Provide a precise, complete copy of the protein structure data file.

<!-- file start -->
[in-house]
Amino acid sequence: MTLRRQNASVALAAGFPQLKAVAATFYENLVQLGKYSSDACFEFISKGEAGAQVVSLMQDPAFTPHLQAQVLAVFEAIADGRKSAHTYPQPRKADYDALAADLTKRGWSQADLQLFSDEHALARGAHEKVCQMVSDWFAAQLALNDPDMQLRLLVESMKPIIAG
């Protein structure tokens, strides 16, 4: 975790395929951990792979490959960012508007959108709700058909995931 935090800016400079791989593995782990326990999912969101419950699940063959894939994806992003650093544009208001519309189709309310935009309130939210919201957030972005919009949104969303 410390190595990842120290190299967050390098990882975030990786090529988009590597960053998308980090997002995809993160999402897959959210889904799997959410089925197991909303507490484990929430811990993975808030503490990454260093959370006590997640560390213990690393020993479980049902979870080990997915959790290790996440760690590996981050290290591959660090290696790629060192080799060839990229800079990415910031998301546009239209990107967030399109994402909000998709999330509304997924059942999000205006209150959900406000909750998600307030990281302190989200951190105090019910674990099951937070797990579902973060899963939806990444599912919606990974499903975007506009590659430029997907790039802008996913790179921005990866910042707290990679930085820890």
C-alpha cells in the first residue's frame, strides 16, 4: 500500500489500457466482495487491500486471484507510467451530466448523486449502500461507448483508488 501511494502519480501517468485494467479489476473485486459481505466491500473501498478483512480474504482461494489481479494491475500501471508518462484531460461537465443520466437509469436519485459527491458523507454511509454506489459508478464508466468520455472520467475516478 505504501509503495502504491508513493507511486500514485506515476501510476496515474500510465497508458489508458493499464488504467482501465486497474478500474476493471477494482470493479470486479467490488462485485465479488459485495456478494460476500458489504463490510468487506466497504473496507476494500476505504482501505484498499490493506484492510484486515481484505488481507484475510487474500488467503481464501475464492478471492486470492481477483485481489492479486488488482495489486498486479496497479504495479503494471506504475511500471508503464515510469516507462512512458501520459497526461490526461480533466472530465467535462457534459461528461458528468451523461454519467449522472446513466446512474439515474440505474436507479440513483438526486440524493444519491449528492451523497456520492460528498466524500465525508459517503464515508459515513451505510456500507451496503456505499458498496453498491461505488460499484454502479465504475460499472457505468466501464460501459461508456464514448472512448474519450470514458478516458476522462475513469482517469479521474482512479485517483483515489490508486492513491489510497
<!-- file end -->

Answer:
[in-house]
Amino acid sequence: MTLRRQNASVALAAGFPQLKAVAATFYENLVQLGKYSSDACFEFISKGEAGAQVVSLMQDPAFTPHLQAQVLAVFEAIADGRKSAHTYPQPRKADYDALAADLTKRGWSQADLQLFSDEHALARGAHEKVCQMVSDWFAAQLALNDPDMQLRLLVESMKPIIAG
């Protein structure tokens, strides 16, 4: 975790395929951990792979490959960012508007959108709700058909995931 935090800016400079791989593995782990326990999912969101419950699940063959894939994806992003650093544009208001519309189709309310935009309130939210919201957030972005919009949104969303 410390190595990842120290190299967050390098990882975030990786090529988009590597960053998308980090997002995809993160999402897959959210889904799997959410089925197991909303507490484990929430811990993975808030503490990454260093959370006590997640560390213990690393020993479980049902979870080990997915959790290790996440760690590996981050290290591959660090290696790629060192080799060839990229800079990415910031998301546009239209990107967030399109994402909000998709999330509304997924059942999000205006209150959900406000909750998600307030990281302190989200951190105090019910674990099951937070797990579902973060899963939806990444599912919606990974499903975007506009590659430029997907790039802008996913790179921005990866910042707290990679930085820890």
C-alpha cells in the first residue's frame, strides 16, 4: 500500500489500457466482495487491500486471484507510467451530466448523486449502500461507448483508488 501511494502519480501517468485494467479489476473485486459481505466491500473501498478483512480474504482461494489481479494491475500501471508518462484531460461537465443520466437509469436519485459527491458523507454511509454506489459508478464508466468520455472520467475516478 505504501509503495502504491508513493507511486500514485506515476501510476496515474500510465497508458489508458493499464488504467482501465486497474478500474476493471477494482470493479470486479467490488462485485465479488459485495456478494460476500458489504463490510468487506466497504473496507476494500476505504482501505484498499490493506484492510484486515481484505488481507484475510487474500488467503481464501475464492478471492486470492481477483485481489492479486488488482495489486498486479496497479504495479503494471506504475511500471508503464515510469516507462512512458501520459497526461490526461480533466472530465467535462457534459461528461458528468451523461454519467449522472446513466446512474439515474440505474436507479440513483438526486440524493444519491449528492451523497456520492460528498466524500465525508459517503464515508459515513451505510456500507451496503456505499458498496453498491461505488460499484454502479465504475460499472457505468466501464460501459461508456464514448472512448474519450470514458478516458476522462475513469482517469479521474482512479485517483483515489490508486492513491489510497